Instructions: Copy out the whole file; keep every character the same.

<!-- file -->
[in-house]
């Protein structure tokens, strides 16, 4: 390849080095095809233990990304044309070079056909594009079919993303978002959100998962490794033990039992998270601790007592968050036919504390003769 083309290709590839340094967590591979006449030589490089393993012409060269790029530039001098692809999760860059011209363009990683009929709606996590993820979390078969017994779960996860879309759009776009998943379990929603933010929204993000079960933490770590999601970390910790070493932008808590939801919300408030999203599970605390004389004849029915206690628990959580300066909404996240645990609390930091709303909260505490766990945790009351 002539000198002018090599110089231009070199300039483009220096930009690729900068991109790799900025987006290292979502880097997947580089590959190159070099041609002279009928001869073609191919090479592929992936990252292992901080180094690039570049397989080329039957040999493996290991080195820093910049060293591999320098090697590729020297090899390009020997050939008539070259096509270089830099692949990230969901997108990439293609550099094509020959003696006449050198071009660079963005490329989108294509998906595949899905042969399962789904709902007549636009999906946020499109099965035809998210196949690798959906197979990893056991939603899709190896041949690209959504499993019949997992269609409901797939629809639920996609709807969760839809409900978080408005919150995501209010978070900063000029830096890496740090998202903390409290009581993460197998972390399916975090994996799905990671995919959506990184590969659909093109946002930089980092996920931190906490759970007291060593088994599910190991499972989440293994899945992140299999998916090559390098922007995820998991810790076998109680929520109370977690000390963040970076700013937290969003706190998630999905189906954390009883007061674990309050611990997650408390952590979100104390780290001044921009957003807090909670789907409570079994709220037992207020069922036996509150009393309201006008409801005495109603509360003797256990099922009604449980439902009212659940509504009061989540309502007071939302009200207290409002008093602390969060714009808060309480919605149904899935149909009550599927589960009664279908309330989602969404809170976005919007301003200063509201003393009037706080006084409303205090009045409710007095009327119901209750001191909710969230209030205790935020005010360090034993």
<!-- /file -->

[in-house]
């Protein structure tokens, strides 16, 4: 390849080095095809233990990304044309070079056909594009079919993303978002959100998962490794033990039992998270601790007592968050036919504390003769 083309290709590839340094967590591979006449030589490089393993012409060269790029530039001098692809999760860059011209363009990683009929709606996590993820979390078969017994779960996860879309759009776009998943379990929603933010929204993000079960933490770590999601970390910790070493932008808590939801919300408030999203599970605390004389004849029915206690628990959580300066909404996240645990609390930091709303909260505490766990945790009351 002539000198002018090599110089231009070199300039483009220096930009690729900068991109790799900025987006290292979502880097997947580089590959190159070099041609002279009928001869073609191919090479592929992936990252292992901080180094690039570049397989080329039957040999493996290991080195820093910049060293591999320098090697590729020297090899390009020997050939008539070259096509270089830099692949990230969901997108990439293609550099094509020959003696006449050198071009660079963005490329989108294509998906595949899905042969399962789904709902007549636009999906946020499109099965035809998210196949690798959906197979990893056991939603899709190896041949690209959504499993019949997992269609409901797939629809639920996609709807969760839809409900978080408005919150995501209010978070900063000029830096890496740090998202903390409290009581993460197998972390399916975090994996799905990671995919959506990184590969659909093109946002930089980092996920931190906490759970007291060593088994599910190991499972989440293994899945992140299999998916090559390098922007995820998991810790076998109680929520109370977690000390963040970076700013937290969003706190998630999905189906954390009883007061674990309050611990997650408390952590979100104390780290001044921009957003807090909670789907409570079994709220037992207020069922036996509150009393309201006008409801005495109603509360003797256990099922009604449980439902009212659940509504009061989540309502007071939302009200207290409002008093602390969060714009808060309480919605149904899935149909009550599927589960009664279908309330989602969404809170976005919007301003200063509201003393009037706080006084409303205090009045409710007095009327119901209750001191909710969230209030205790935020005010360090034993």